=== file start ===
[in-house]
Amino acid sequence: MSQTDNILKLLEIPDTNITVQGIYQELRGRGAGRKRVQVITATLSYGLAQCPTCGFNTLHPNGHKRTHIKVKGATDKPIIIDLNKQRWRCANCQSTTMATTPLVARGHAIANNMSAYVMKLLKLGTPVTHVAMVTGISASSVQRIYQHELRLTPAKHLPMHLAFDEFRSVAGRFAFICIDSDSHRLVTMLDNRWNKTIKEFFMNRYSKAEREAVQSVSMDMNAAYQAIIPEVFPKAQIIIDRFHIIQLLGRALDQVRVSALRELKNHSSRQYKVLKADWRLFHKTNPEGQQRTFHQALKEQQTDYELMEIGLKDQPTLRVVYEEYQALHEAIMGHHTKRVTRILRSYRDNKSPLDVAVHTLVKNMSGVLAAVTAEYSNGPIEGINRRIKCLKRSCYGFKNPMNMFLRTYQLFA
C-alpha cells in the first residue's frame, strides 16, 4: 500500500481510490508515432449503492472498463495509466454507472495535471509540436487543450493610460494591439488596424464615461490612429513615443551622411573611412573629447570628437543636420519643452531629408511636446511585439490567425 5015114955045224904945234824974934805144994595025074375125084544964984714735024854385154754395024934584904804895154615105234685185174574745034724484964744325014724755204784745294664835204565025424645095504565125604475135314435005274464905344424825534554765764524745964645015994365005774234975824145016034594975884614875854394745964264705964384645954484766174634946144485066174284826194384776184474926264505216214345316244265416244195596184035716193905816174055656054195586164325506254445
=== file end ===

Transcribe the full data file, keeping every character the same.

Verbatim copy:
[in-house]
Amino acid sequence: MSQTDNILKLLEIPDTNITVQGIYQELRGRGAGRKRVQVITATLSYGLAQCPTCGFNTLHPNGHKRTHIKVKGATDKPIIIDLNKQRWRCANCQSTTMATTPLVARGHAIANNMSAYVMKLLKLGTPVTHVAMVTGISASSVQRIYQHELRLTPAKHLPMHLAFDEFRSVAGRFAFICIDSDSHRLVTMLDNRWNKTIKEFFMNRYSKAEREAVQSVSMDMNAAYQAIIPEVFPKAQIIIDRFHIIQLLGRALDQVRVSALRELKNHSSRQYKVLKADWRLFHKTNPEGQQRTFHQALKEQQTDYELMEIGLKDQPTLRVVYEEYQALHEAIMGHHTKRVTRILRSYRDNKSPLDVAVHTLVKNMSGVLAAVTAEYSNGPIEGINRRIKCLKRSCYGFKNPMNMFLRTYQLFA
C-alpha cells in the first residue's frame, strides 16, 4: 500500500481510490508515432449503492472498463495509466454507472495535471509540436487543450493610460494591439488596424464615461490612429513615443551622411573611412573629447570628437543636420519643452531629408511636446511585439490567425 5015114955045224904945234824974934805144994595025074375125084544964984714735024854385154754395024934584904804895154615105234685185174574745034724484964744325014724755204784745294664835204565025424645095504565125604475135314435005274464905344424825534554765764524745964645015994365005774234975824145016034594975884614875854394745964264705964384645954484766174634946144485066174284826194384776184474926264505216214345316244265416244195596184035716193905816174055656054195586164325506254445